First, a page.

Tagged with " 3D-Druck Modell"

3D Printed Motor

Recent research has focused on the fabrication freedom of 3D printing to not only create conceptual models but final end-use products as well. By democratizing the manufacturing process, products will inevitably be fabricated locally and with unit-level customization. For 3D printed end-use products to be profoundly meaningful, the fabrication technologies will be required to enhance the structures with additional features such as electromechanical content. In the last decade, several research groups have reported embedding electronic components and electrical interconnect into 3D printed structures during process interruptions. However, to date there appears to be an absence of fabricated devices with electromechanical functionality in which moving parts with electronic control have been created within a single Additive Manufacturing (AM) build sequence. Moreover, previously reported 3D printed electronics were limited by the use of conductive inks, which serve as electrical interconnect and are commonly known for inadequate conductivity. This paper describes the fabrication of a high current electromechanical device through a single hybrid AM build sequence using a uPrint Plus, a relatively low cost 3D. Additionally, a novel integrated process for embedding high performance conductors directly into the thermoplastic FDM substrate is demonstrated. By avoiding low conductivity inks, high power electromechanical applications are enabled such as 3D printed robotics, UAVs and biomedical devices.
(Quelle: Youtube / UTEP Keck Center)

An open-source FFF 3D printable electric violin

Bill Cheatum may be the first tune ever played on a home 3d-printed electric fiddle!

This violin was printed on a Type A Machines Series 1 printer, and was designed using Autodesk’s Fusion 360. It’s full size, fully functional, and fun to play! The name comes from the printing technology: FFF or Fused Filament Fabrication.

For more info on the F-F-Fiddle and 3D printing, click over to www.openfabpdx.com.
(Quelle: Youtube / David Perry)

3D Printed Faces from DNA

Heather Dewey-Hagborg, a doctoral student at Rensselaer Polytechnic Institute has created 3D software that produces images of people’s faces from DNA samples. Then she takes it a step further and uses a 3D printer to create a sculpture of what that person probably looks like.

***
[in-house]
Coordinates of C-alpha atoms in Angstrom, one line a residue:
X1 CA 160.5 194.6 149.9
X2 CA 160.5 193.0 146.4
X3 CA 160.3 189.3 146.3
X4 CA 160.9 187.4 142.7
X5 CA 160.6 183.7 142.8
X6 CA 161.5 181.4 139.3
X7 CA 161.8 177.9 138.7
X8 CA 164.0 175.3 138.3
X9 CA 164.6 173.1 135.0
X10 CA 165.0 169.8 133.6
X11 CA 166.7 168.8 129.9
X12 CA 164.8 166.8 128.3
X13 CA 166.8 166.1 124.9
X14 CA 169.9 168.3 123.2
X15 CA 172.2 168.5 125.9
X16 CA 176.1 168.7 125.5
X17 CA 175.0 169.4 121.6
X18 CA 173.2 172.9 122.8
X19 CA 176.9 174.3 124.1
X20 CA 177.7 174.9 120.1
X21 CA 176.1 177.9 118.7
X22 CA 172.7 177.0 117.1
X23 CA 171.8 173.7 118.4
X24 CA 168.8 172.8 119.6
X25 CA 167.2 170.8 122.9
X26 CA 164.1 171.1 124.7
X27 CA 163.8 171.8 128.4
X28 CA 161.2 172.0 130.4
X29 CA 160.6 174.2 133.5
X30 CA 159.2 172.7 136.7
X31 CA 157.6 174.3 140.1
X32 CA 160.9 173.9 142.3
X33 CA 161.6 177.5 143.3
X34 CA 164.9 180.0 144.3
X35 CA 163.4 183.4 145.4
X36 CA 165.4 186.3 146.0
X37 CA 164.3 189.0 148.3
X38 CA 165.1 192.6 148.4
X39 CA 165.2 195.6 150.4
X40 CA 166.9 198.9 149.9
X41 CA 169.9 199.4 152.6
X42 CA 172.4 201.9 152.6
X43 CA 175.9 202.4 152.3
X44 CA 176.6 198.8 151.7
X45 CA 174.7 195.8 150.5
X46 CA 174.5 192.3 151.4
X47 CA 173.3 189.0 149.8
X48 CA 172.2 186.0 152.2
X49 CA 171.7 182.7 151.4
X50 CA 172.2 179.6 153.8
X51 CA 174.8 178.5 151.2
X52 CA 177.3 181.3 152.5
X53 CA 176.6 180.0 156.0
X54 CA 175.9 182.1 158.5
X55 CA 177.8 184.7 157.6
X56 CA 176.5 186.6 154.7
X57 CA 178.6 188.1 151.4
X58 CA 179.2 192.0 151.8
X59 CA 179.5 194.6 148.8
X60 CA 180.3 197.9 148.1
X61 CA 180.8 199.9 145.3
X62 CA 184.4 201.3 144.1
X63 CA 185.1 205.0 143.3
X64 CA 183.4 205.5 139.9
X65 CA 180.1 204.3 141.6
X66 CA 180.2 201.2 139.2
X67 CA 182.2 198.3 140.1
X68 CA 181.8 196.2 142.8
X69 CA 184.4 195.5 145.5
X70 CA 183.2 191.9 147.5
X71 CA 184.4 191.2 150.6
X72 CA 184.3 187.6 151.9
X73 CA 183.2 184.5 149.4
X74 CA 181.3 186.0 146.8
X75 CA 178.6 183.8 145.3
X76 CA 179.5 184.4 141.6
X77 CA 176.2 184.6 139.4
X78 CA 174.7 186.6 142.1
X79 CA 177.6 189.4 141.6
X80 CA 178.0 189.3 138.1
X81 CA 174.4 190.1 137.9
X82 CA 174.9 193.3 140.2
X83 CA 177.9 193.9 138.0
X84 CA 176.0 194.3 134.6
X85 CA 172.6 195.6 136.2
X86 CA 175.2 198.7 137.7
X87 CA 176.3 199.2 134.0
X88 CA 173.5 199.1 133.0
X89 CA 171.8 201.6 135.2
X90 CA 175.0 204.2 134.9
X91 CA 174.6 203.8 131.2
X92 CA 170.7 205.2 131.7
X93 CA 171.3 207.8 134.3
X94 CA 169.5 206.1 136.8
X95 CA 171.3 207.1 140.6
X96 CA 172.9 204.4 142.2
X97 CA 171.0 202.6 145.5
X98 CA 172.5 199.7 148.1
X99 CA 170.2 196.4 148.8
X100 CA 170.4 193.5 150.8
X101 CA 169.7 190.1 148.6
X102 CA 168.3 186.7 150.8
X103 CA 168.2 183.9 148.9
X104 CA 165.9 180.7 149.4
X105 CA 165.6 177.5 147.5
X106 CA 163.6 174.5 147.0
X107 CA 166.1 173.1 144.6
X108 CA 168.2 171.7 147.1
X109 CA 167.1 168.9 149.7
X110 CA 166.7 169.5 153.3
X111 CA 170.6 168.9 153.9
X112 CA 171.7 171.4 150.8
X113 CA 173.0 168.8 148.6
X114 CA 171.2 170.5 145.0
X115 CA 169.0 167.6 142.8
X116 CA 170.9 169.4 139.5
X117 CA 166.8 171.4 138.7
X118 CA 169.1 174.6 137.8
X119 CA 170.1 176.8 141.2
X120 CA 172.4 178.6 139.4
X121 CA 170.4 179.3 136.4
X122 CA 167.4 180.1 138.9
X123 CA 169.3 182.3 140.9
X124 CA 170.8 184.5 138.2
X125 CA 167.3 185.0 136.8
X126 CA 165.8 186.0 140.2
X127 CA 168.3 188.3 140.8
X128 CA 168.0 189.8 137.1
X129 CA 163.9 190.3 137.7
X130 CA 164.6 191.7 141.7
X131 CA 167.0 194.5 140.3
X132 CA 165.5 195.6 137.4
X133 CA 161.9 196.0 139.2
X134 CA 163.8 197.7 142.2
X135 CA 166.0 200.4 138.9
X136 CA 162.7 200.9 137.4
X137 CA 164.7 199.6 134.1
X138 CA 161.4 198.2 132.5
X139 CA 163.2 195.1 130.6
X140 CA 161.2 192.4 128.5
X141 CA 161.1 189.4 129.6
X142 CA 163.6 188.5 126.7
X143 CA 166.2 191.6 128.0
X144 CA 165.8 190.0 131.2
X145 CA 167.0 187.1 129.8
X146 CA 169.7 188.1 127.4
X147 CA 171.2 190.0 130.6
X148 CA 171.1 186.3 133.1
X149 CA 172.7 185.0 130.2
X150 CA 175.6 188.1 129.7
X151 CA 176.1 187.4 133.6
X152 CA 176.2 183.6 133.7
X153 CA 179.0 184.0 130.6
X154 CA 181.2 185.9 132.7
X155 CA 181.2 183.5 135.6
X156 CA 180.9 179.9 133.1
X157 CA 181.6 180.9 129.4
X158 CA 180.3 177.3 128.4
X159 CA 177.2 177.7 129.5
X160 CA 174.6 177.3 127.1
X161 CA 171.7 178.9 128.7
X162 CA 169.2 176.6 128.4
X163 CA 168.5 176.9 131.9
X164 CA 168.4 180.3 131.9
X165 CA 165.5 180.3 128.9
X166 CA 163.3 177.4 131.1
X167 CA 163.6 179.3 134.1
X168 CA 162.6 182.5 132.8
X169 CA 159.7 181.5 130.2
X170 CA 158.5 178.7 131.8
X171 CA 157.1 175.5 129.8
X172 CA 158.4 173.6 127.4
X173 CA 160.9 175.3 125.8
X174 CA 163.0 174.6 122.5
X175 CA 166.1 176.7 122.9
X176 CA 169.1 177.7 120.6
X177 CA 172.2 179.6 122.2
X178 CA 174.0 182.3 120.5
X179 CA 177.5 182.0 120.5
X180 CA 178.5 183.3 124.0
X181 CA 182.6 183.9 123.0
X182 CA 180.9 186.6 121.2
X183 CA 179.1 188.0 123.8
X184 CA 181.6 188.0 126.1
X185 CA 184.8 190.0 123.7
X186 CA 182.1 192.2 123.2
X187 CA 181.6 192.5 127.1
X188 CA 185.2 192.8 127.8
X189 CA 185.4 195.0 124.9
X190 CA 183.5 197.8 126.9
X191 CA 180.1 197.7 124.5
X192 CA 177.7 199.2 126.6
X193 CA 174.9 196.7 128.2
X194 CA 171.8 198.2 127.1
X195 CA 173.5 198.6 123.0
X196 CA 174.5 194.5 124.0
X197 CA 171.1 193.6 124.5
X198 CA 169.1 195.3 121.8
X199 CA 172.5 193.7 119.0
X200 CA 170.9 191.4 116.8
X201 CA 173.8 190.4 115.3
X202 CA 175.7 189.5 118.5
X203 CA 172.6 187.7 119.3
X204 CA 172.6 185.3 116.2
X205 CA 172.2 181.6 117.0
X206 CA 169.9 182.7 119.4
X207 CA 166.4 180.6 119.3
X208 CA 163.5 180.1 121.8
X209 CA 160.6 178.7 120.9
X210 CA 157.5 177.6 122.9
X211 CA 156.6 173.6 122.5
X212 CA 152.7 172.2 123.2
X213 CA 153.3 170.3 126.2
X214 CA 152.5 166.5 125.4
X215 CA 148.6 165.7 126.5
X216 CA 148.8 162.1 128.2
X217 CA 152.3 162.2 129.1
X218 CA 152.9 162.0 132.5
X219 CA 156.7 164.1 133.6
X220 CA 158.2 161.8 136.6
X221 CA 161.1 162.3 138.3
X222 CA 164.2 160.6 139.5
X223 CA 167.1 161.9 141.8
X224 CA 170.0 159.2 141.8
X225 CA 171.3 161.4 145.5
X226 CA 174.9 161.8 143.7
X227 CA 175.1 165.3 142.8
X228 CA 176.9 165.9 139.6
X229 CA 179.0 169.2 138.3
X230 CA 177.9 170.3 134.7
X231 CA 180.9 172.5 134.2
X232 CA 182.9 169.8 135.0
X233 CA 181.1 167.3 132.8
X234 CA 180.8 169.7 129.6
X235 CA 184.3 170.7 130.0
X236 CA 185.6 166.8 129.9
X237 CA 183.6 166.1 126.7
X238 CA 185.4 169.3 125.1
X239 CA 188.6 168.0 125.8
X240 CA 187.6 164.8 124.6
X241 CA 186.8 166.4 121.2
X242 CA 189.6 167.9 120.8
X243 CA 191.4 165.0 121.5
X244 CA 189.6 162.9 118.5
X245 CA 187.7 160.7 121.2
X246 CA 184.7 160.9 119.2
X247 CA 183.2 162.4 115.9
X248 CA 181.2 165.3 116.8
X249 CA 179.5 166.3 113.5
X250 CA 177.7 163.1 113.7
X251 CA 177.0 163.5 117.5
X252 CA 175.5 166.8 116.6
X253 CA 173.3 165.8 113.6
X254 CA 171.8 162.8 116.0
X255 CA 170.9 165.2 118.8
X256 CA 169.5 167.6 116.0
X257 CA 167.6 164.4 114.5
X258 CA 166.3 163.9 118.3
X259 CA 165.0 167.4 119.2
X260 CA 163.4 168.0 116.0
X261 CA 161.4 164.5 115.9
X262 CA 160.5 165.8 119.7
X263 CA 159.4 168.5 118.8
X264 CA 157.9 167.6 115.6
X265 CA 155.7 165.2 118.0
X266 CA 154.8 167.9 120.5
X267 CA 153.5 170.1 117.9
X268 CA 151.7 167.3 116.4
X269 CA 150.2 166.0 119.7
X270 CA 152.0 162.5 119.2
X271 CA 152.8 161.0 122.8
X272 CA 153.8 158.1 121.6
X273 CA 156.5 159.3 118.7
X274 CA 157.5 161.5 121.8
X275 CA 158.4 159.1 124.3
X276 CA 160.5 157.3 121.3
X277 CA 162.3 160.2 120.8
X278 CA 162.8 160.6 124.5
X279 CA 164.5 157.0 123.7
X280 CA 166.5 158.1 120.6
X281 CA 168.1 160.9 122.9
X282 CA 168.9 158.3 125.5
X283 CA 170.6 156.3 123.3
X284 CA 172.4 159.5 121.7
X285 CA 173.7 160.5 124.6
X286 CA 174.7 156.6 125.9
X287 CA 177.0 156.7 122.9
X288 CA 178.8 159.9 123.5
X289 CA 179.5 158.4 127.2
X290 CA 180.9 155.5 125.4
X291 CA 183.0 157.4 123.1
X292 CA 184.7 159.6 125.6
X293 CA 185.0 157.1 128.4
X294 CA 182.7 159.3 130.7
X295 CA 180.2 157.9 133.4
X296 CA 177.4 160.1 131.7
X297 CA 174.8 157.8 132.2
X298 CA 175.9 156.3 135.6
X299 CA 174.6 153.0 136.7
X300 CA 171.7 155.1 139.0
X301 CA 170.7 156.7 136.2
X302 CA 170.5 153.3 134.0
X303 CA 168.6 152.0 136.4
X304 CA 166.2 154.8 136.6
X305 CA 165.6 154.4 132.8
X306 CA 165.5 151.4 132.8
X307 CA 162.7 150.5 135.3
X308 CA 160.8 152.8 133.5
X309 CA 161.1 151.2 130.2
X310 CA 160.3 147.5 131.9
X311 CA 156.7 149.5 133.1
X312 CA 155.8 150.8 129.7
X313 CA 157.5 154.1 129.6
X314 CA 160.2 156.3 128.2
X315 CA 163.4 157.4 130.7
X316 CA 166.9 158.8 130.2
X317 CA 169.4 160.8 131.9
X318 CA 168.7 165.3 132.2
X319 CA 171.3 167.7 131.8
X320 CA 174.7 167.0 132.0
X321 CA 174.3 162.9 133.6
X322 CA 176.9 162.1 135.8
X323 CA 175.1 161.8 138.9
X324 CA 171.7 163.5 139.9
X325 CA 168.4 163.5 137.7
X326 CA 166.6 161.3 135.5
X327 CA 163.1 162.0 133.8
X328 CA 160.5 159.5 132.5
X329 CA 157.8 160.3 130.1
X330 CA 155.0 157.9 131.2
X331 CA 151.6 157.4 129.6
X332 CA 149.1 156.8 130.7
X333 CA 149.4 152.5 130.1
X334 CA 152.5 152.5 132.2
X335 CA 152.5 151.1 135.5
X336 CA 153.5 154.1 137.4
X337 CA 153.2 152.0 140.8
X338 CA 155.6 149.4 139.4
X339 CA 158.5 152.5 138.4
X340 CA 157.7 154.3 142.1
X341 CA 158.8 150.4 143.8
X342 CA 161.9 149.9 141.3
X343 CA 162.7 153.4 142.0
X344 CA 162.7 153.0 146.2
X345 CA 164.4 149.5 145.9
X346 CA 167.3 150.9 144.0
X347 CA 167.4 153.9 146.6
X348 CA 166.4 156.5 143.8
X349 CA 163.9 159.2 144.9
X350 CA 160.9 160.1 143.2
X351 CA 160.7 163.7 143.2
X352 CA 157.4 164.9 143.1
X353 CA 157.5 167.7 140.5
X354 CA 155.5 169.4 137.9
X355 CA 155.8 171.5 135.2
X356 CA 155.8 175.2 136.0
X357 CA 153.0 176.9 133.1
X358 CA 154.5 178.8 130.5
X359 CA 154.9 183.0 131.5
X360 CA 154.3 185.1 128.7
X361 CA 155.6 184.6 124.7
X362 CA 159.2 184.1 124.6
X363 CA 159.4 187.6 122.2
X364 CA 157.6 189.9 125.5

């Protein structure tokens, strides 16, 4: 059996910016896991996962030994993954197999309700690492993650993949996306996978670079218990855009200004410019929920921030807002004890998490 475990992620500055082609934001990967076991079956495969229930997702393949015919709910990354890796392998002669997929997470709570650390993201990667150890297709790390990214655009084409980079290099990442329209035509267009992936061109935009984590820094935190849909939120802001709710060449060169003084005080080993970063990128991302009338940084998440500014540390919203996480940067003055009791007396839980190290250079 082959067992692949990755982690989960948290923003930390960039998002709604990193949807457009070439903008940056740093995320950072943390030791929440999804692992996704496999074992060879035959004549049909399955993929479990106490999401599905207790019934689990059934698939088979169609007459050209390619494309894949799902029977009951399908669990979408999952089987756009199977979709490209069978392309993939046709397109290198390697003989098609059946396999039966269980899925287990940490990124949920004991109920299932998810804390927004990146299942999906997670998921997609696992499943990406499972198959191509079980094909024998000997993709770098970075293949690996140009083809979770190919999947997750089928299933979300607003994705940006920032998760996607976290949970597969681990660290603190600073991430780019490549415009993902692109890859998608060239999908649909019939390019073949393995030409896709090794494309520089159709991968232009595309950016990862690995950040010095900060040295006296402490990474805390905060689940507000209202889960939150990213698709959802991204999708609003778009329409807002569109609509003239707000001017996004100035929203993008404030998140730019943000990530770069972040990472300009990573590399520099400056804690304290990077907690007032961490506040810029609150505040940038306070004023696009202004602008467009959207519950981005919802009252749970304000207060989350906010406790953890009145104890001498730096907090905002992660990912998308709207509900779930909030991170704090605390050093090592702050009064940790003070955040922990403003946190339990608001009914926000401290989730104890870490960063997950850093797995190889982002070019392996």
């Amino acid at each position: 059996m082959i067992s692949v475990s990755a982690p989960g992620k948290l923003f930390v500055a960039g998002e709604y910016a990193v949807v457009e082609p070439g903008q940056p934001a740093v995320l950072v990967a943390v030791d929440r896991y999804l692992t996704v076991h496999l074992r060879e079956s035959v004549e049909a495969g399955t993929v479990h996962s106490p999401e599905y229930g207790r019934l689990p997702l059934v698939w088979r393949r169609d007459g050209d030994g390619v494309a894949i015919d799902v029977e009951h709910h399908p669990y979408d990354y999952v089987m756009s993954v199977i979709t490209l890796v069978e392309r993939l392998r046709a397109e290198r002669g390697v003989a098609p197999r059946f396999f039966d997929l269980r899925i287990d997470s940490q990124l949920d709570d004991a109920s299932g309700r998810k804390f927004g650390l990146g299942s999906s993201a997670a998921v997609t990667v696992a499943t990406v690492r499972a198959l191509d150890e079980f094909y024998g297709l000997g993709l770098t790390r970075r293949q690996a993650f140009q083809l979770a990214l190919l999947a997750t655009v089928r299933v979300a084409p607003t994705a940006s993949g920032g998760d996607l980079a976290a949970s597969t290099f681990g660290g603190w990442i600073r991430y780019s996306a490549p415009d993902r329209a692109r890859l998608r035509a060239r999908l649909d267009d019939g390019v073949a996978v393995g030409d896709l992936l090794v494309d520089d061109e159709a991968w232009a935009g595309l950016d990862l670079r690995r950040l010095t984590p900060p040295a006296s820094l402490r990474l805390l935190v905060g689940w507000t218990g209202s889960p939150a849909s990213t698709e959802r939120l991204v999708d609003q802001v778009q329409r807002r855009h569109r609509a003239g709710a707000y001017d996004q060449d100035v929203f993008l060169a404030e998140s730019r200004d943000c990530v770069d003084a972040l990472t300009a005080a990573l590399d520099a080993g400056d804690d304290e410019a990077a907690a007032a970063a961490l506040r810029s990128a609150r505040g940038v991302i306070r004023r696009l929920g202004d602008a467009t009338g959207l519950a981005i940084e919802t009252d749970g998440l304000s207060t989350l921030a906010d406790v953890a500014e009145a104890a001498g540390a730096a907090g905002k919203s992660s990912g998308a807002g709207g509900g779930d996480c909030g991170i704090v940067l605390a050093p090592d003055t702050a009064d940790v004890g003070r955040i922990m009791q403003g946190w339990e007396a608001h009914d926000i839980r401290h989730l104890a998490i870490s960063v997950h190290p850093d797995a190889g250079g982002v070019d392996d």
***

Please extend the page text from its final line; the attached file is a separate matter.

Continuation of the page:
(…weiter auf 3dprinterworld.com)

Building a Lunar Base with 3D printing

Setting up a lunar base could be made much simpler by using a 3D printer to build it from local materials. Industrial partners including renowned architects Foster + Partners have joined with ESA to test the feasibility of 3D printing using lunar soil.

“Terrestrial 3D printing technology has produced entire structures,” said Laurent Pambaguian, heading the project for ESA.

“Our industrial team investigated if it could similarly be employed to build a lunar habitat.”
(…weiter auf esa.int)

3D Printed Record

In order to explore the current limits of 3D printing technology, I’ve created a technique for converting digital audio files into 3D-printable, 33rpm records and printed a few functional prototypes that play on ordinary record players. Though the audio quality is low -the records have a sampling rate of 11kHz (a quarter of typical mp3 audio) and 5-6 bit resolution (less than one thousandth of typical 16 bit resolution)- the songs are still easily recognizable, watch the video above to see the process and hear what the records sound like. Also check out my laser cut records, made on wood, paper, and acrylic.
(…weiter auf instructables.com)

The needle drops and a series of high, repetitive whines come from the album. Then a crackling sound, and a muffled guitar riff. Finally, Kurt Cobain’s voice – audible, but distant and hollow, like he is singing in a tunnel with a scarf over his mouth.
(Quelle: Youtube / WIRED)

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